Speech therapy may sound straight forward: your speech therapist, speech pathologist or SLP will work with you if you experience a change in speech, such as slurring of sounds or difficulty getting your words out. But, that is just one way speech therapists can help patients. SLPs also treat voice, language impairments, cognitive-communication problems, and can even help with swallowing difficulties.
Voice impairments can occur for many reasons. Speech therapists can help patients by teaching good vocal hygiene strategies, how to improve quality of voice, and how to improve volume of voice to alleviate symptoms like hoarseness, harshness, and weakness of voice.
Speech therapists can also treat patients who have expressive or receptive language impairments. People with expressive language trouble may have difficulty finding their words or putting sentences together. People with receptive language impairments may experience difficulty understanding spoken or written words. They may have trouble answering questions or following directions. The SLP will work with the patient to learn how they communicate best and will build upon those strengths. The SLP will teach communication strategies to help improve ability to effectively express thoughts, wants and needs. Therapy will include exercises targeting areas that are difficult or challenging.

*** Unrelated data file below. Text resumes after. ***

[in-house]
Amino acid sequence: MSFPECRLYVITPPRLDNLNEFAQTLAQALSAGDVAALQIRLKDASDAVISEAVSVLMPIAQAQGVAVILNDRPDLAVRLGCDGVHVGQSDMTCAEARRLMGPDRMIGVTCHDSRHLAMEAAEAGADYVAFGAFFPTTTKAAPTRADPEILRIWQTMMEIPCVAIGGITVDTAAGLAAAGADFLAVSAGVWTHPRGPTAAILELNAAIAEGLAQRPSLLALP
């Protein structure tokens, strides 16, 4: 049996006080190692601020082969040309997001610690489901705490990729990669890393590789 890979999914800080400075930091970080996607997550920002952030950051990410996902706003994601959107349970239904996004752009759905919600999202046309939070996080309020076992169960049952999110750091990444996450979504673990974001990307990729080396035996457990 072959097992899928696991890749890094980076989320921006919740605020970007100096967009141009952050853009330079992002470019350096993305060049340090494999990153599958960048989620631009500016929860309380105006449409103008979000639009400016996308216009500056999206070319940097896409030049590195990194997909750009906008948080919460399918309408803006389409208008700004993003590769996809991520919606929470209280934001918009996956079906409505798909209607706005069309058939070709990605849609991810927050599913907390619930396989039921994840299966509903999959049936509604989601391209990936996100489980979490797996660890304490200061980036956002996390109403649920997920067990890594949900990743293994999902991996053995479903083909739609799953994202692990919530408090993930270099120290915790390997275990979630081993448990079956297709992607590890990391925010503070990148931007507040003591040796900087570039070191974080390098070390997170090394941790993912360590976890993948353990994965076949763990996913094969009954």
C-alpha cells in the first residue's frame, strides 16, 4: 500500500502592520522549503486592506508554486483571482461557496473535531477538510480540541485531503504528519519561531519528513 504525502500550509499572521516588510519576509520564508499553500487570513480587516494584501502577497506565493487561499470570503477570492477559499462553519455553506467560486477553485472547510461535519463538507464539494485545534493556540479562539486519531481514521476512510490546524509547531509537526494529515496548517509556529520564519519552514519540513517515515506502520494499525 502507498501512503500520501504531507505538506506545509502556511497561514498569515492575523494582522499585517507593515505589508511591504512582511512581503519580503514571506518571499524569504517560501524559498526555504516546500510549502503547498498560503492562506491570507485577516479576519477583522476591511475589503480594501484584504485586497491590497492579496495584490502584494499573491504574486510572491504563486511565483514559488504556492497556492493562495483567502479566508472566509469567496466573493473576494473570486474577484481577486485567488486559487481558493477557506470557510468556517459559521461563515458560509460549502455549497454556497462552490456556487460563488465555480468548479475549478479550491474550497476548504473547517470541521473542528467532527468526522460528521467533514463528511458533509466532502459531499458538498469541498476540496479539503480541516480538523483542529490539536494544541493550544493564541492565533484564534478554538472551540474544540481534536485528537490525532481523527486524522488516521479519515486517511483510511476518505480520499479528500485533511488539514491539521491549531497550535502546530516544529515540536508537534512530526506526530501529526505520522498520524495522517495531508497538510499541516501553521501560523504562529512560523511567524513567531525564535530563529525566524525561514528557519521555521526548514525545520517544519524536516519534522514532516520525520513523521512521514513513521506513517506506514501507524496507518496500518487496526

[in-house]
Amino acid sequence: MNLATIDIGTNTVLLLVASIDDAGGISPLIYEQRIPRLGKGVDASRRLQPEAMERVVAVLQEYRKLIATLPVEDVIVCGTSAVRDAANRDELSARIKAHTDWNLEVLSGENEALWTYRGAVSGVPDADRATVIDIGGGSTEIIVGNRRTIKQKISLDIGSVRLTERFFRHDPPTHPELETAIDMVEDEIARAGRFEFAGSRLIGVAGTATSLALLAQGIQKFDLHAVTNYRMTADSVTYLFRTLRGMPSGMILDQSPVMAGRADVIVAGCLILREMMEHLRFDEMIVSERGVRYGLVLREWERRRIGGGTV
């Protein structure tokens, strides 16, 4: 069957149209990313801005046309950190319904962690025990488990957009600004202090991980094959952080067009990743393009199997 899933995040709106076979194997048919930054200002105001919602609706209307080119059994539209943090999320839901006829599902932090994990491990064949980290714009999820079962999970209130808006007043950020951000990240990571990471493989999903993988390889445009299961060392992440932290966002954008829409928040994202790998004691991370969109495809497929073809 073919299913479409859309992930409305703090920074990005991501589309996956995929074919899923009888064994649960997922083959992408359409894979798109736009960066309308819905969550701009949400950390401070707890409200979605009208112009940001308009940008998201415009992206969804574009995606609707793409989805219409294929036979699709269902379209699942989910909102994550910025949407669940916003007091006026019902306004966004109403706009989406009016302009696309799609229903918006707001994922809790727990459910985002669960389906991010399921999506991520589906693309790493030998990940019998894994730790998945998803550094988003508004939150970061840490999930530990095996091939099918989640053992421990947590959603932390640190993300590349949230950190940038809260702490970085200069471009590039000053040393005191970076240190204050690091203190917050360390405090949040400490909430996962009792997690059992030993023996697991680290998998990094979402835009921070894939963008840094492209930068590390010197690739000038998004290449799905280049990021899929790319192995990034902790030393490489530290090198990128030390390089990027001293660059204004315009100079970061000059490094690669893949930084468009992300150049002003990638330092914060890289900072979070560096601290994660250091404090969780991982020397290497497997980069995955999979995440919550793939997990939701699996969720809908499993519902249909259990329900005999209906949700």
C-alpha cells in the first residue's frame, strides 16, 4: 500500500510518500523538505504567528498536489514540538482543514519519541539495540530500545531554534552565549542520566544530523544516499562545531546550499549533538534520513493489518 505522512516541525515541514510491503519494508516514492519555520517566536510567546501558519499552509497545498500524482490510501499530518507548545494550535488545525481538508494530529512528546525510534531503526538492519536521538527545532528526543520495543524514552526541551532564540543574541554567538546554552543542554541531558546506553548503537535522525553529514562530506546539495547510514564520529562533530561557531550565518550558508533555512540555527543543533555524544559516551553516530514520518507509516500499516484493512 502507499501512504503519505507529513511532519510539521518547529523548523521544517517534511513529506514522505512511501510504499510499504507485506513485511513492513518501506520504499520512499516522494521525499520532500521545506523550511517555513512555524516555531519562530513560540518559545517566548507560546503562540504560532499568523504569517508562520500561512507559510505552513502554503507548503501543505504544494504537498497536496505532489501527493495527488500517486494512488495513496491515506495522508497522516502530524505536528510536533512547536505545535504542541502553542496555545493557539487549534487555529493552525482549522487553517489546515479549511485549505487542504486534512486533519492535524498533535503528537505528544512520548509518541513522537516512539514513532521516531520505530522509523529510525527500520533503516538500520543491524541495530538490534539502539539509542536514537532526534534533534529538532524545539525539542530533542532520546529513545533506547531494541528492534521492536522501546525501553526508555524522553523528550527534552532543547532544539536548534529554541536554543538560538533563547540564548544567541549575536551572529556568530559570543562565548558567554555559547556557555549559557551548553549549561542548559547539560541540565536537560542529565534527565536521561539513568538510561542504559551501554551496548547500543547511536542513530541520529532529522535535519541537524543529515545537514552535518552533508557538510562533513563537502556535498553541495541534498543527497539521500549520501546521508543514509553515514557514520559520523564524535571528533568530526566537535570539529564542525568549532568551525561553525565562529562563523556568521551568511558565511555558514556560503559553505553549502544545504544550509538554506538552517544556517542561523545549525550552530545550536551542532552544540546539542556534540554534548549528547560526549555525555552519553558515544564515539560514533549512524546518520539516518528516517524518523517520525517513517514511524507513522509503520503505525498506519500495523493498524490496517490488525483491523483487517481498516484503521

Cognitive-communication problems also can be improved through speech therapy. A speech therapist can teach strategies and provide thinking exercises that target attention, memory, planning, problem solving, organizing thoughts, and making safe decisions.
People who have difficulty chewing or safely swallowing food or liquids can benefit from swallowing therapy, as well. This therapy can include diet recommendations, teaching swallow strategies, and swallow rehab exercises to improve swallow function. Improved swallowing can have a cascading effect by improving nutrition, hydration and safety, which can vastly improve quality of life.
Speech therapy can be a very rewarding experience, especially for patients who may have thought there was nothing that could be done to help them. If you or someone you know is experiencing new changes in speech, voice, language, cognition or swallowing due to stroke, injury, surgery, or any disease or condition, talk to your doctor about whether speech therapy could be beneficial.